- Slides: 29
Interactive Map – Islamic Empires n http: //highered. mcgrawhill. com/sites/0072957549/student_view 0/chapter 2 8/interactive_map_quiz. html
CCOT – Your Task n OTTOMAN EMPIRE (1300 – 1750) n MUGHAL EMPIRE (1530 – 1750) n Describe at beginning of time period n Identify three changes and ANALYZE these changes – why did this change occur and how did that impact society? (make sure to include dates for periodization) n Identify at least one continuity n Describe at end of time period n Attempt a thesis statement
Islamic Gunpowder Empires: Ottoman, Safavid and Mughal n History of Ottoman Empire actually extends before 1450 n As the Mongol Empire fell, the Muslim Ottoman Empire (founded by Osman Bey) rose in Anatolia to unify the region and challenge the Byzantine Empire n However, collapse of the Byzantine Empire in 1453 makes 1450 a good starting point for the Islamic Empires n Ottomans made Constantinople their capital city, renamed it Istanbul and converted cathedrals (i. e. Hagia Sophia) into mosques n Christians and Jews were allowed to practice their religions n Within 100 years, the Ottomans conquered most of the regions previously held by the ancient Roman Empire, except for Italy westward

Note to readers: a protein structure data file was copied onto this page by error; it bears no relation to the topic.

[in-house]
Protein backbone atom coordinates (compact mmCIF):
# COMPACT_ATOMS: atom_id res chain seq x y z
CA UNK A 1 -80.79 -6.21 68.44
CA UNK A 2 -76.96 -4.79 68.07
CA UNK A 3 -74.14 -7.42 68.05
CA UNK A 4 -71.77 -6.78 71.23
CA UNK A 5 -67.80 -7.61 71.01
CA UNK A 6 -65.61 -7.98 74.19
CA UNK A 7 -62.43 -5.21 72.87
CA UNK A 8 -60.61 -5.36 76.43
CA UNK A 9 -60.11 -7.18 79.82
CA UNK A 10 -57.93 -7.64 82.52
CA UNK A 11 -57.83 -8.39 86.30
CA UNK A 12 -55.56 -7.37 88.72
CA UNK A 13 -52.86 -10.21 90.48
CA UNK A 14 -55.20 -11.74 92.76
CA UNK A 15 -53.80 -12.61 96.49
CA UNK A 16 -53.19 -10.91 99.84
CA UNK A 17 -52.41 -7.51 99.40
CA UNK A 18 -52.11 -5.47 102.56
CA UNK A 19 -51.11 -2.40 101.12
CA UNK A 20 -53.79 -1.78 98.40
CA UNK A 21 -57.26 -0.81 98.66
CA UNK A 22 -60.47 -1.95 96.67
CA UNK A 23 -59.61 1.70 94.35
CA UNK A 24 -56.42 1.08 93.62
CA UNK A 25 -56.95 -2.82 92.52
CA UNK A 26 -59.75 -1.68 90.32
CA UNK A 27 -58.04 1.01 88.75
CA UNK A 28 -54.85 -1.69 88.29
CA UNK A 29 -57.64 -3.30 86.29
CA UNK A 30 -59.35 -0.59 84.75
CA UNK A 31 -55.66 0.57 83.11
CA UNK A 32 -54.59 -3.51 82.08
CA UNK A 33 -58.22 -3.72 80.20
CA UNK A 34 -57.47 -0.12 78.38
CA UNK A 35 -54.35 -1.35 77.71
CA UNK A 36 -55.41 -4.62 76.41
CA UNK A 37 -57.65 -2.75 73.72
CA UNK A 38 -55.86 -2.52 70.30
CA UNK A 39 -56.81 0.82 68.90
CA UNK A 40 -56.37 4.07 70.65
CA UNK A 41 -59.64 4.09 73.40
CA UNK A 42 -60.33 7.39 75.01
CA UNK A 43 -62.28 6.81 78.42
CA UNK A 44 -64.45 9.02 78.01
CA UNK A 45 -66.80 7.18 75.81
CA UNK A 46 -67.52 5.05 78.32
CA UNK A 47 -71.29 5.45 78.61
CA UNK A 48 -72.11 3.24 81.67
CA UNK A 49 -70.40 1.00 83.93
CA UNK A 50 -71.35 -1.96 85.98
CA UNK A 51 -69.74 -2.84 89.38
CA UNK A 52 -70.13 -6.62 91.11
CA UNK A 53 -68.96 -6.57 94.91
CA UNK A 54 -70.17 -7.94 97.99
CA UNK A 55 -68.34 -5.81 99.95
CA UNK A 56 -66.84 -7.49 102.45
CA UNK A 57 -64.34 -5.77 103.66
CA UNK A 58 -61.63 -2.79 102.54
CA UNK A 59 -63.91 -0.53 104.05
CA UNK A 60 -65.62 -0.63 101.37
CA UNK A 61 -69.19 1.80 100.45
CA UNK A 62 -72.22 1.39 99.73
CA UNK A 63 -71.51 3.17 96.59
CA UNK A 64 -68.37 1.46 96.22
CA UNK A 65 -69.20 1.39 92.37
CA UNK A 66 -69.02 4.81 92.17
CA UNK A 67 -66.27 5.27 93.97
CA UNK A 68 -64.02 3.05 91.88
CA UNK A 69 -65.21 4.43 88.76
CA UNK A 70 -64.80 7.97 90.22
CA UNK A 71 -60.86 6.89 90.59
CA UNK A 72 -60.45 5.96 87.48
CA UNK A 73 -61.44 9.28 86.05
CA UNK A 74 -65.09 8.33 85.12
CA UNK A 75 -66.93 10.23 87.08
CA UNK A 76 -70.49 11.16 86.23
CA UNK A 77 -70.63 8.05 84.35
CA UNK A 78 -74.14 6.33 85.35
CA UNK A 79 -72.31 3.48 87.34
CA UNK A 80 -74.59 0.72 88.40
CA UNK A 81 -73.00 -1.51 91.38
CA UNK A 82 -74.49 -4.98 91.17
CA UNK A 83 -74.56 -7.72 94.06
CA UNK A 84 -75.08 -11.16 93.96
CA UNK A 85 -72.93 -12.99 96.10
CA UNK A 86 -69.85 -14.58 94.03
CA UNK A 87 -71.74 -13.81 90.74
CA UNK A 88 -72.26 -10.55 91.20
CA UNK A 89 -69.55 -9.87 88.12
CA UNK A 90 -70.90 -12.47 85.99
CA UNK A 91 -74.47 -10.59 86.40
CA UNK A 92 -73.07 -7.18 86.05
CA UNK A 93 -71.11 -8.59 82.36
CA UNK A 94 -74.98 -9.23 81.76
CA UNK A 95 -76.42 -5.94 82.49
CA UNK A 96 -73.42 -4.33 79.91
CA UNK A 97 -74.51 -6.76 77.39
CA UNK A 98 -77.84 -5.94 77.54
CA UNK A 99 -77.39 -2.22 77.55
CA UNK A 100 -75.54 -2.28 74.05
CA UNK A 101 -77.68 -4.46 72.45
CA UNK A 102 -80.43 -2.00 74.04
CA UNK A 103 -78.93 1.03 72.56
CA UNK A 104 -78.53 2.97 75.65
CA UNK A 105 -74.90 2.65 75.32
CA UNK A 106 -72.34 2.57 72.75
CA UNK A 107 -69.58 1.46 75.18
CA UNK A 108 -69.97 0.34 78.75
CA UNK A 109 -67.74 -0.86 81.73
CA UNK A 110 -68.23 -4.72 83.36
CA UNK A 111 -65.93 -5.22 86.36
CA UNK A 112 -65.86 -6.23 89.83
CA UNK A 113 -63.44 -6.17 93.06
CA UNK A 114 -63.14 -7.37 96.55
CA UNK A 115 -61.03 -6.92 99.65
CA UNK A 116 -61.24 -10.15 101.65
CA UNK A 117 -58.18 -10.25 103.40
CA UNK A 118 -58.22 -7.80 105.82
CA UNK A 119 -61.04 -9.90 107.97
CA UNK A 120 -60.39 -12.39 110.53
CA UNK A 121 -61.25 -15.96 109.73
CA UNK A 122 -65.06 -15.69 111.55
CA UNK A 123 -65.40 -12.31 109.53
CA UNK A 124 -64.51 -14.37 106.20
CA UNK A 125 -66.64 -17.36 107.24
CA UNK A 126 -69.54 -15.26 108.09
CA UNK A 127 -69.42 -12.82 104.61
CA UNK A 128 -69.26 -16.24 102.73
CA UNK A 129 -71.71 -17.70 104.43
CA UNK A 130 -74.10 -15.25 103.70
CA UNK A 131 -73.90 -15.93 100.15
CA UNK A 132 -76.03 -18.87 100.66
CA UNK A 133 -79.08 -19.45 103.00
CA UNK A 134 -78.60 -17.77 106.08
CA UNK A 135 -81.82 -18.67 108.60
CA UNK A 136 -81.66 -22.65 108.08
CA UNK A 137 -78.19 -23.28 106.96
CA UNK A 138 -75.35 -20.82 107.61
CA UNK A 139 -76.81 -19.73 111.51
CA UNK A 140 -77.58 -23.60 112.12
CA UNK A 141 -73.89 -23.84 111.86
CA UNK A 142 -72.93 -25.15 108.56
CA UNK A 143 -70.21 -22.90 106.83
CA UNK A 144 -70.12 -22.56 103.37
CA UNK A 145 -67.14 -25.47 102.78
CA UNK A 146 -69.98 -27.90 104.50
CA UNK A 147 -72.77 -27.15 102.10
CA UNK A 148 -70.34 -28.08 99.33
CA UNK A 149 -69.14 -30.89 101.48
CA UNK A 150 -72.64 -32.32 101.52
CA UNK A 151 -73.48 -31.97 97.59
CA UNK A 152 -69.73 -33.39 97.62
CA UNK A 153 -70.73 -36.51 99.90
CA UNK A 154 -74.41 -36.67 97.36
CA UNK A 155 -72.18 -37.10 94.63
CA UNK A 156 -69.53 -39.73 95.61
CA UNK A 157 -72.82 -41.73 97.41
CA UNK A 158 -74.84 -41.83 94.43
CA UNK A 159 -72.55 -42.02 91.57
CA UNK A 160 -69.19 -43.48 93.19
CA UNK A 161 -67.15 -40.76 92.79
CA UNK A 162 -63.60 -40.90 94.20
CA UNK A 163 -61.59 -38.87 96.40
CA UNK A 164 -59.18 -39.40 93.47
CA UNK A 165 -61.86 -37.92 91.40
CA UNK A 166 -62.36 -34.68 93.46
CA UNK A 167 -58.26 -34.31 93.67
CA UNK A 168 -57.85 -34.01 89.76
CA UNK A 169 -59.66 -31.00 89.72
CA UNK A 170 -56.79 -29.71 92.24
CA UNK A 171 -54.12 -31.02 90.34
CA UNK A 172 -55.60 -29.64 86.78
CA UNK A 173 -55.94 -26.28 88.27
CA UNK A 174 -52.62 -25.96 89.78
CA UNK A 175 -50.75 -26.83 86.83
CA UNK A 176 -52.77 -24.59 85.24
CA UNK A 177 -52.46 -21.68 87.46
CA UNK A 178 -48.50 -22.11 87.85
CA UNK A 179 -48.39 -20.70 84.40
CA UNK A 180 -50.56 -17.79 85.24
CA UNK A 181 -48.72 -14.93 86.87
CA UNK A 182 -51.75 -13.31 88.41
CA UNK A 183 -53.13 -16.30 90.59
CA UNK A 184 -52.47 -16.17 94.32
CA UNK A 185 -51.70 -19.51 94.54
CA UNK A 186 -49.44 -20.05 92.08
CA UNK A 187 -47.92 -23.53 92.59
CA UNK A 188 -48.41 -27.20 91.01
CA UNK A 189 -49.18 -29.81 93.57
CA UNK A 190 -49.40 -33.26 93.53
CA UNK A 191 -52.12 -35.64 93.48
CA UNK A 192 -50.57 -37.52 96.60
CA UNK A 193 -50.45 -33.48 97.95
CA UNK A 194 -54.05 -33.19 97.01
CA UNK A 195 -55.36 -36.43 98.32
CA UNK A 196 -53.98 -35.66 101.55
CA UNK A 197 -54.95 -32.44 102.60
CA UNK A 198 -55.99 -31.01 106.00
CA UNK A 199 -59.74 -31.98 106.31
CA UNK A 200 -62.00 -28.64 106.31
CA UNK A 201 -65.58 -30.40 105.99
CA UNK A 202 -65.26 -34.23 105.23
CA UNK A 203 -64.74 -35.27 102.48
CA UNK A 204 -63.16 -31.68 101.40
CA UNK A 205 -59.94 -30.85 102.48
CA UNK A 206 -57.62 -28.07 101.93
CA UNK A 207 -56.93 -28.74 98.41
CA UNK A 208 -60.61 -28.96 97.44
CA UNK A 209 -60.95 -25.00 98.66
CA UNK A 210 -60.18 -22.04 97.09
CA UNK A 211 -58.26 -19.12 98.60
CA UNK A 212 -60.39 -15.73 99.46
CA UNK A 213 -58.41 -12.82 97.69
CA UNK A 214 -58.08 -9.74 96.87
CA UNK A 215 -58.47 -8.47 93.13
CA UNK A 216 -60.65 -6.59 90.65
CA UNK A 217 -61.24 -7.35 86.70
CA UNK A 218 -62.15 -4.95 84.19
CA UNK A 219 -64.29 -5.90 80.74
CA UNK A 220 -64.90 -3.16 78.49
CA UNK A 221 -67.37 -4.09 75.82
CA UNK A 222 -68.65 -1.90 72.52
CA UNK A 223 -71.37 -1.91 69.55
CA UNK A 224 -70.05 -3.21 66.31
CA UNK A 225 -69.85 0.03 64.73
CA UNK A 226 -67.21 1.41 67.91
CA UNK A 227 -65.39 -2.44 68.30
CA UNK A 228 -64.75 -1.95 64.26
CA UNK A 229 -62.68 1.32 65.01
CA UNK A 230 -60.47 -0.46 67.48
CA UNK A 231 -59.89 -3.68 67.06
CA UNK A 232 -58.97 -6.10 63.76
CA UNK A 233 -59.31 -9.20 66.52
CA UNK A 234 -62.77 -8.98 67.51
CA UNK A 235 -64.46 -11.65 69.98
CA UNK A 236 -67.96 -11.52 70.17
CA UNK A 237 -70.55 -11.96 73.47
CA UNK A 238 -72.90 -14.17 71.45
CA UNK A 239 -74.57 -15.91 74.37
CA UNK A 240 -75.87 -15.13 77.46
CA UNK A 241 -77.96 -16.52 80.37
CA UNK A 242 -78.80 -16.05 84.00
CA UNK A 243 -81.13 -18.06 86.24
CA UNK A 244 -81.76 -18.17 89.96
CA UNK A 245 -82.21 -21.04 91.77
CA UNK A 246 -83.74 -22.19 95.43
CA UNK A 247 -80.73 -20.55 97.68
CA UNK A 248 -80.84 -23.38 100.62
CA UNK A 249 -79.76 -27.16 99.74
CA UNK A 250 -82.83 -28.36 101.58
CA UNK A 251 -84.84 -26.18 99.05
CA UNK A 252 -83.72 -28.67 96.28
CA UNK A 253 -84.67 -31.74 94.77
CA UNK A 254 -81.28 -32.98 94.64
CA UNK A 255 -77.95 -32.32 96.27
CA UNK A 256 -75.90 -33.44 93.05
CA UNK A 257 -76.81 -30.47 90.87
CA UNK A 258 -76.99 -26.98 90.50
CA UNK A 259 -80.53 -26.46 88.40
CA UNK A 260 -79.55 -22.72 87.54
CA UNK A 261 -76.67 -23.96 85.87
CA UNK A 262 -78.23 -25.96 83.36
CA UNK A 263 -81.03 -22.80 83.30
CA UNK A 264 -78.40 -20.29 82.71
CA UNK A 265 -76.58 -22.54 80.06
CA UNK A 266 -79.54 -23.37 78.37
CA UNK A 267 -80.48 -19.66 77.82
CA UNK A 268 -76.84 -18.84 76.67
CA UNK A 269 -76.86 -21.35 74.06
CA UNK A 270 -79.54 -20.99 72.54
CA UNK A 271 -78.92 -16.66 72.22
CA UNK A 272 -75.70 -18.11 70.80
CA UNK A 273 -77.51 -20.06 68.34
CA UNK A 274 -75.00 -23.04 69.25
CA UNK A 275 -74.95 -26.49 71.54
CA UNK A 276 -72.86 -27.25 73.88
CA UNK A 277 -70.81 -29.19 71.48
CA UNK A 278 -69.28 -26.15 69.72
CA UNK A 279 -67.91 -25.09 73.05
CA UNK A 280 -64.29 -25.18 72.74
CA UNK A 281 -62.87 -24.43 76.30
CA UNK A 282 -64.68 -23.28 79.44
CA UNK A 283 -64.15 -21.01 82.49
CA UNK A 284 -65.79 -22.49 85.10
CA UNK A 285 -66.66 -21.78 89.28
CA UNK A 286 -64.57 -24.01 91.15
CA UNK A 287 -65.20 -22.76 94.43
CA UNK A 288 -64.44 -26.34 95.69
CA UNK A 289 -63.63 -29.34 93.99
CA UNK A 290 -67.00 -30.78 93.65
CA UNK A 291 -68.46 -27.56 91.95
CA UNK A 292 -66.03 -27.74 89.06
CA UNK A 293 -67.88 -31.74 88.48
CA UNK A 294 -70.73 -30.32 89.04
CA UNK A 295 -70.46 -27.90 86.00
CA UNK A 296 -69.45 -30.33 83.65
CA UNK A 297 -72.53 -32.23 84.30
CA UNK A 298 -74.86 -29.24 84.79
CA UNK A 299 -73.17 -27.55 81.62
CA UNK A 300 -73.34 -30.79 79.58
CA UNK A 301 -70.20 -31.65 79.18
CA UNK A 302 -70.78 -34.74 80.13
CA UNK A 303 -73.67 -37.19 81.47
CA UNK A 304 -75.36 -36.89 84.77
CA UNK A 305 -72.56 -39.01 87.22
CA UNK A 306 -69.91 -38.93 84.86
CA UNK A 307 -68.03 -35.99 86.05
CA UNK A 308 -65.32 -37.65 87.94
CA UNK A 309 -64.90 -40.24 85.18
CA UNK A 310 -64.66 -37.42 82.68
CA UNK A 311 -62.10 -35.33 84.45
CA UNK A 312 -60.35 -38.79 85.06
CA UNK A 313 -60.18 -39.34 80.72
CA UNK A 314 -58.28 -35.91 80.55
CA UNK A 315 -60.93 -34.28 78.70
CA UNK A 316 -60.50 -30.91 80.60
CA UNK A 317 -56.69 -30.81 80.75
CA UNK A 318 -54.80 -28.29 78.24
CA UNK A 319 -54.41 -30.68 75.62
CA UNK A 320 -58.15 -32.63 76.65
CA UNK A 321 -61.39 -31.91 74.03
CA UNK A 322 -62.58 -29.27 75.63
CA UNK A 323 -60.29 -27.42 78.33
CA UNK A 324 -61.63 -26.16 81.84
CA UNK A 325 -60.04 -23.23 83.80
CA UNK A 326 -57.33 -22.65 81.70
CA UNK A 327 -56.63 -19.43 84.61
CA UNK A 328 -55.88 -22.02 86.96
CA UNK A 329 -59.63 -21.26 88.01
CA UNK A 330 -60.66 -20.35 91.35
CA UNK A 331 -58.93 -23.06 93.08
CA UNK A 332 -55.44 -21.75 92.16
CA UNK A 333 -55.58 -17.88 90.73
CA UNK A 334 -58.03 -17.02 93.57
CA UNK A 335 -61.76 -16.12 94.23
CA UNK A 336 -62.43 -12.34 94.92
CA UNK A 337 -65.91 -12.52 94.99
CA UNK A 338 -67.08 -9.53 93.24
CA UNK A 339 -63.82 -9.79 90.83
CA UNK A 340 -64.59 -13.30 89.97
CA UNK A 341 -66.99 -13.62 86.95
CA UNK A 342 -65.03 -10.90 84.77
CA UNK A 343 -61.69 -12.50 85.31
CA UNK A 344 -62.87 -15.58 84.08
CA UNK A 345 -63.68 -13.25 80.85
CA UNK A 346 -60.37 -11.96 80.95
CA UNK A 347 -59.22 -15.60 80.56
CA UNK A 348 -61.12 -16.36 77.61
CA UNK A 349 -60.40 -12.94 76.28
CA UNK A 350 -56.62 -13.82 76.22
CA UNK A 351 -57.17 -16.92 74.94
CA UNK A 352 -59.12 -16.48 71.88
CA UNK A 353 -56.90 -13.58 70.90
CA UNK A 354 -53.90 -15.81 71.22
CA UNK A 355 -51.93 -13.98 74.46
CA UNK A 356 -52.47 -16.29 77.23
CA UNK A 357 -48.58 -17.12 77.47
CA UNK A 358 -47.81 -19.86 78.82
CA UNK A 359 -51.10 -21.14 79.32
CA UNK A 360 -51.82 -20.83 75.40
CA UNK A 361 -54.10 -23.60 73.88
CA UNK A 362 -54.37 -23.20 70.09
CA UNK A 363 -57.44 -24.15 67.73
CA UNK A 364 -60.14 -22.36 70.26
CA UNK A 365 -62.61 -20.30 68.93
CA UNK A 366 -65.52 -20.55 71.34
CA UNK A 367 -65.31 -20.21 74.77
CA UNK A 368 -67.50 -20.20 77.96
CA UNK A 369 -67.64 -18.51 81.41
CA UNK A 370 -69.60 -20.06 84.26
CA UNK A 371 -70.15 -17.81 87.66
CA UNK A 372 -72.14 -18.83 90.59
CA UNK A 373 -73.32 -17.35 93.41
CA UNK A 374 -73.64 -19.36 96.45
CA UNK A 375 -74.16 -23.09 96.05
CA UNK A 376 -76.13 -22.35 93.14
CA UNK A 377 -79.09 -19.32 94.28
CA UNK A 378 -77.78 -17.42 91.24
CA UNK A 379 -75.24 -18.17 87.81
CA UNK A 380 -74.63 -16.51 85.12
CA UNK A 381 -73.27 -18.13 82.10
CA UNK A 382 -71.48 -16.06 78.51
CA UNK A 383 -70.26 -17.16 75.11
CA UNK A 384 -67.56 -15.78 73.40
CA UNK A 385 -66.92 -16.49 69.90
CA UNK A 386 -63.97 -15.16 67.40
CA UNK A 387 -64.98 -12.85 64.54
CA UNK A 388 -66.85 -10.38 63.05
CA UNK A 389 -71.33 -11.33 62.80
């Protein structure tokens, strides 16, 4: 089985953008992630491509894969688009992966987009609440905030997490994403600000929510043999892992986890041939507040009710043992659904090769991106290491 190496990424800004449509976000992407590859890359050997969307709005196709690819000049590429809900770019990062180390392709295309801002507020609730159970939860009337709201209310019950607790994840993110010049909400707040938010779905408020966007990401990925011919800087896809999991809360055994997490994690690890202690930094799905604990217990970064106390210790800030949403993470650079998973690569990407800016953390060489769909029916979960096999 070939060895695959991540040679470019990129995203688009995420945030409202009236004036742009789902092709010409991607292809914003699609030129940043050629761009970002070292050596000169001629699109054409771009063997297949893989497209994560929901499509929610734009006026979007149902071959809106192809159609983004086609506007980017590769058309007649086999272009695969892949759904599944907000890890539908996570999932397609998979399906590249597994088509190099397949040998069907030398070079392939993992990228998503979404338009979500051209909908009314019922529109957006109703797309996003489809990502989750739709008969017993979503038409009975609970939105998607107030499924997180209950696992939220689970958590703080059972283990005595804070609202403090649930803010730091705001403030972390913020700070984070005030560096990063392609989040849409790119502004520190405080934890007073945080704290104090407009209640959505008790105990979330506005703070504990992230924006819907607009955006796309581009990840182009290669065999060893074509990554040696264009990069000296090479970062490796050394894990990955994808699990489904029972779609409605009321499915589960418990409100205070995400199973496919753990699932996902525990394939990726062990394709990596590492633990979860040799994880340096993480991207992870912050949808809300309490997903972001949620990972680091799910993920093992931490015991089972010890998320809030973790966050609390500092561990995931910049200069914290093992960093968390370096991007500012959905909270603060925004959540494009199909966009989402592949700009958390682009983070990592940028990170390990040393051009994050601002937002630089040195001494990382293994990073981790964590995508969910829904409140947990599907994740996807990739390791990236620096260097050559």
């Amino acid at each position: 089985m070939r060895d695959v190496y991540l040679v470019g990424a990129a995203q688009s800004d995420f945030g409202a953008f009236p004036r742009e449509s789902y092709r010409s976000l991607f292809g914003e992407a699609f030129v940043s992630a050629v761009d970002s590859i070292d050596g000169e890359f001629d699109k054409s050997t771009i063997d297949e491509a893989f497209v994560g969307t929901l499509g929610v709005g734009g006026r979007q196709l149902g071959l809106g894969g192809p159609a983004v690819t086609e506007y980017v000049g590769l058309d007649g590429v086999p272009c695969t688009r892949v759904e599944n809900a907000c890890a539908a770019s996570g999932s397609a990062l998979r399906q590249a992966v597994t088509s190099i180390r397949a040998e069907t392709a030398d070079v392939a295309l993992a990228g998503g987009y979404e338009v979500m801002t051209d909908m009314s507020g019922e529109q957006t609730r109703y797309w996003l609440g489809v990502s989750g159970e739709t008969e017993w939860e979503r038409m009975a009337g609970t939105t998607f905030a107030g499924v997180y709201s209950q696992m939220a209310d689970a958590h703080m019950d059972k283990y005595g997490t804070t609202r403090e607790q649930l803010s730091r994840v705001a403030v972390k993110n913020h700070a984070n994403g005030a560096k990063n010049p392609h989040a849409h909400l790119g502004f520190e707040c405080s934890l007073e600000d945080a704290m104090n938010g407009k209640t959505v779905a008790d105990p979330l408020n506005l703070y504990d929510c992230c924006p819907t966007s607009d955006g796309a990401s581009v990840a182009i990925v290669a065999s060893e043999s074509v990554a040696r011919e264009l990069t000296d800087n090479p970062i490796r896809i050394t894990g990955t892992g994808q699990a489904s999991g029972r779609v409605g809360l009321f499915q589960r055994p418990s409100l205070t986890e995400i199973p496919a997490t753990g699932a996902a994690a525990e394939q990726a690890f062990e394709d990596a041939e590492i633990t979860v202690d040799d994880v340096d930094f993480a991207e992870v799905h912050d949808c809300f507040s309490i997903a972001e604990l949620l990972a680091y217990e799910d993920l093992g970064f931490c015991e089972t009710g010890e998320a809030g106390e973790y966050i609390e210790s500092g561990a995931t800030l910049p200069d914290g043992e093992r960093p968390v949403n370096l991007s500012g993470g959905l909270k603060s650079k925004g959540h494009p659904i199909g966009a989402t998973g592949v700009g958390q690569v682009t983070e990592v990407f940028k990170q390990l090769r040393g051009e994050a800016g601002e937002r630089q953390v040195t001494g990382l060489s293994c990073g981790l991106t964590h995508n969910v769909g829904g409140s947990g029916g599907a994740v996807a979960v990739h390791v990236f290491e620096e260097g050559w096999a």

n As the empire grew, so did religious persecution n To conquer large territories, Ottomans used Janissaries* n Much of this expansion occurred during the reign of Selim I, who came to power in 1512 n Claimed that he was the rightful heir to Islamic tradition under the Arab caliphs n Eight years later, Suleiman I (the Magnificent) rose to power and built up the Ottoman military and encouraged the development of the arts n Experienced a golden age under his reign (1520 – 1566)
n Ottomans pushed through Hungary and tried to move into Austria (taking advantage of the weakening of the Roman Empire during the Protestant Reformation) n In 1529, the empire laid siege on Vienna, a significant cultural center for Europe n If they had been successful here, the Turks could have easily moved into the unstable Holy Roman Empire n Although Austrian princes and the Ottomans battled continually for the next century, Vienna was as far as the Ottomans got